I have recently spent time with a few of my chickens meeting and greeting the public in Whole Foods parking lots (thankfully under tents, in shade, with ample snacks for both me and the girls.)
The first thing that people comment on is how pretty my hens are. The feathers aren’t just brown or white! I explain that, just like there are dog breeds, there are chicken breeds. I go on to explain that the differences between chickens are more than skin (feather!) deep. Just like a Golden Retriever has a different personality than a Jack Russell, that so too, does my Barred Rock hen act differently than the Americauna.
I am not surprised about how little the average person knows about chickens, but I am still taken aback at how rarely they apply what they do know about pets to domestic farm animals.
That a person can live with a dog, and talk on and on about Fido’s personality, and yet find it surprising that other animals also have individual temperaments is interesting to me. Have we really so separated farm animals into a class by themselves that they are seen, by the average person, more like a green beans than animals?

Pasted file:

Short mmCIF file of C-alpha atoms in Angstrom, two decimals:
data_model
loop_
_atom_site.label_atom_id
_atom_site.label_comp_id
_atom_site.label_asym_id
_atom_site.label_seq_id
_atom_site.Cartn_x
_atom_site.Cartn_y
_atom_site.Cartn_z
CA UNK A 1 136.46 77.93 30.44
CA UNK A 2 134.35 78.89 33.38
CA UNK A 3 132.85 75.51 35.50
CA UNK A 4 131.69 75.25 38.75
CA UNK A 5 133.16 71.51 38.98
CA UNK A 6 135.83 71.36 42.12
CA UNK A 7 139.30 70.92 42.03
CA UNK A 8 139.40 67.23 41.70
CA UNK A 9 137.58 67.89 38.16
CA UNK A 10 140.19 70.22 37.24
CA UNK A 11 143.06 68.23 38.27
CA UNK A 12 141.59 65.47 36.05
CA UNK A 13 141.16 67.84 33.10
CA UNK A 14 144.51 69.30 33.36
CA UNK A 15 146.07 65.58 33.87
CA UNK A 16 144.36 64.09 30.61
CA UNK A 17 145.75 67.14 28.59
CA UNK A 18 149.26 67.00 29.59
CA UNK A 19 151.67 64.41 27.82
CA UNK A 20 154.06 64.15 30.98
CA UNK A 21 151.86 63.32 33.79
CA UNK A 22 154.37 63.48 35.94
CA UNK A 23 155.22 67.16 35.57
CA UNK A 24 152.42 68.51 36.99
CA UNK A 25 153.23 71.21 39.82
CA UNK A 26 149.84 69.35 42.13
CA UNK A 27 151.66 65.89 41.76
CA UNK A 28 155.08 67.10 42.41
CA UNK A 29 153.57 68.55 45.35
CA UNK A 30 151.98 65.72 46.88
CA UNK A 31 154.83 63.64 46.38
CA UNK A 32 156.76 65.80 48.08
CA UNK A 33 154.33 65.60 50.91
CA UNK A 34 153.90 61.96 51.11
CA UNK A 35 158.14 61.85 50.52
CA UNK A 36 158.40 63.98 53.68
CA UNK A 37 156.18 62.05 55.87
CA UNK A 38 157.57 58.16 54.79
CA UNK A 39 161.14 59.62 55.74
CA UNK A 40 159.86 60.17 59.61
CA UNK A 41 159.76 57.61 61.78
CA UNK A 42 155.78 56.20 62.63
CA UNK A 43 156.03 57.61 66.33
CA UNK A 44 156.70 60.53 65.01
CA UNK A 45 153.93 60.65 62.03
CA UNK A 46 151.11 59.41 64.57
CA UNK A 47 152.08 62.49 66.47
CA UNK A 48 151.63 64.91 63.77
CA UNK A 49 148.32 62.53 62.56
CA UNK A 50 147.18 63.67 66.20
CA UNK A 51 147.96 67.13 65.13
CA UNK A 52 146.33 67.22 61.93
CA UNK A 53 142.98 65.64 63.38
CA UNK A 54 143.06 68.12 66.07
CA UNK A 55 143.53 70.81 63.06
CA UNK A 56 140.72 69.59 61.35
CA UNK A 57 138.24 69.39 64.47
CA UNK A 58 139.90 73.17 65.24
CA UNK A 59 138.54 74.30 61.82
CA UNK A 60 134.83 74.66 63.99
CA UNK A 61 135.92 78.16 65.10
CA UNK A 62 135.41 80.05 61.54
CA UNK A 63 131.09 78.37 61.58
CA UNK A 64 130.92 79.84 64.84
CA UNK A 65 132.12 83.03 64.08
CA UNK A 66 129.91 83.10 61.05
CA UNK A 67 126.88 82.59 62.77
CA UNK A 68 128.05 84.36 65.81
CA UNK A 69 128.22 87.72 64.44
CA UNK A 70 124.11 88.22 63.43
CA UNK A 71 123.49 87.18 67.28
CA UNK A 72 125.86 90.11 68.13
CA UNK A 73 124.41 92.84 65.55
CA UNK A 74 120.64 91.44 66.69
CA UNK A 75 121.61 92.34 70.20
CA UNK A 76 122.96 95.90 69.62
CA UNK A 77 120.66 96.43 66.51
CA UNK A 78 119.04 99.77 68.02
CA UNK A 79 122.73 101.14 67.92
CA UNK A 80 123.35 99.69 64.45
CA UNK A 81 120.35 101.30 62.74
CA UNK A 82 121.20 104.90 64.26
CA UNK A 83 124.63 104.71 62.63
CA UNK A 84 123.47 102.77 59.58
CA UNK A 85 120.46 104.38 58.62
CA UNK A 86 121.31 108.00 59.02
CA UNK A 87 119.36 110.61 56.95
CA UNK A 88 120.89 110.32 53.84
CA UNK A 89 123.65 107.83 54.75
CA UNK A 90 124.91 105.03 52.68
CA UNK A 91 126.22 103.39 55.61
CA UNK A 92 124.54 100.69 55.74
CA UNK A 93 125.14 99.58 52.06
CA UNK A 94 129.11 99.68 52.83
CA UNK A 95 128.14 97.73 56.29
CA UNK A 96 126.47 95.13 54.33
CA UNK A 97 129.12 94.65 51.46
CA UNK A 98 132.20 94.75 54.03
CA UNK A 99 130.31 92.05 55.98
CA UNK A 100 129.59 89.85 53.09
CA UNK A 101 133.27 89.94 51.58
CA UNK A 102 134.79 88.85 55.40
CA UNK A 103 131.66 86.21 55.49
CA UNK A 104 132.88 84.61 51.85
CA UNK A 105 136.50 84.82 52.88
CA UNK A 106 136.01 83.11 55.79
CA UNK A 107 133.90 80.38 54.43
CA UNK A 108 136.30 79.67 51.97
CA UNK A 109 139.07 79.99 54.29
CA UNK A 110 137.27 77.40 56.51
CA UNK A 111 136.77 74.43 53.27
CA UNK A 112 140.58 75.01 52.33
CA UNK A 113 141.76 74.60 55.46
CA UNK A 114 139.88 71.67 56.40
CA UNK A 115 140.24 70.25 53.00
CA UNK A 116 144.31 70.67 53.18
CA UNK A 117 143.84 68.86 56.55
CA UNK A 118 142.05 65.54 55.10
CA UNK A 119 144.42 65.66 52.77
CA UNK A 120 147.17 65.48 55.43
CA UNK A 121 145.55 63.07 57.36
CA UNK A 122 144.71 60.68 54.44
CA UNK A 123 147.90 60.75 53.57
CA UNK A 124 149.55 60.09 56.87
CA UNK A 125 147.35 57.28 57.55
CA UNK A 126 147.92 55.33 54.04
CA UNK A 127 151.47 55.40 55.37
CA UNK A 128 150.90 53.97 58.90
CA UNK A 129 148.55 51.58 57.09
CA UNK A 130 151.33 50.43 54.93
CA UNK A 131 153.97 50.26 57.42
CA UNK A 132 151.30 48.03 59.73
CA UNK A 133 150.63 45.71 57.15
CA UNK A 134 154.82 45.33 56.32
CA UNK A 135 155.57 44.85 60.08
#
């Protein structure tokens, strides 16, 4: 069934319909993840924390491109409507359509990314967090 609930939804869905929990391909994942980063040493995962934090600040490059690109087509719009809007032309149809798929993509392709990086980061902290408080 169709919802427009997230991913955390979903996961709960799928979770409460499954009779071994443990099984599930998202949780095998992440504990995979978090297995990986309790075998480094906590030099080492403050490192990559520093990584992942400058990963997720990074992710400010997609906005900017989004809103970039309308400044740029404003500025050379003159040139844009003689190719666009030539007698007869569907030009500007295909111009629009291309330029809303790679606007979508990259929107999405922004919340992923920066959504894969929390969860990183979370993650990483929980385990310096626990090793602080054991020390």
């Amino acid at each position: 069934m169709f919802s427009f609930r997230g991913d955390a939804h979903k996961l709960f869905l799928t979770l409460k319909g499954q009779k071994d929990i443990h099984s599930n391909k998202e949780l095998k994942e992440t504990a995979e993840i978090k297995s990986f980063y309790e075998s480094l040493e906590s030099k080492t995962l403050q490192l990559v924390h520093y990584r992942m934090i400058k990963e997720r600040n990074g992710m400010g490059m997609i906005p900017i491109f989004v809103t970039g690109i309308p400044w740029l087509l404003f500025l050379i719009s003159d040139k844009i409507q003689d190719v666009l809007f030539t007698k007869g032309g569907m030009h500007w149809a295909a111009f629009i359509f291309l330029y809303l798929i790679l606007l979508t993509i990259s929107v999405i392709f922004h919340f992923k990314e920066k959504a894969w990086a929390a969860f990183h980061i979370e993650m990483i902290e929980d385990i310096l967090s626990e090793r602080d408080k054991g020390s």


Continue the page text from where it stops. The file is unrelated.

Of course, even within breeds, there are differences between individuals. I can tell – from a distance – which of my New Hampshire Reds is Marge. She’s the one making a complaining ruckus. Petunia is quiet. Of the Australorps, Twinkydink is bolder; Blackie can’t bear being anywhere but in the coop near the others. Of the party girls, Egger likes to be held, Betsy only puts up with it.
This idea, that even the animals who provide us with food, are individuals, is discomforting for many people. It’s a lot easier to buy and eat eggs that come from what look like Photoshopped clones. It’s easier to eat bacon when all of the pigs are simply piggy animals eating at the same trough.
Oops, sorry for slipping into this diatribe. I’m not a vegetarian. I’m not even an extreme animal rightist. But I do believe in being thoughtful. Personally, knowing my animals brings me great pleasure. Buying meat from farmers who know their animals brings me satisfaction. I hope it does for you, too.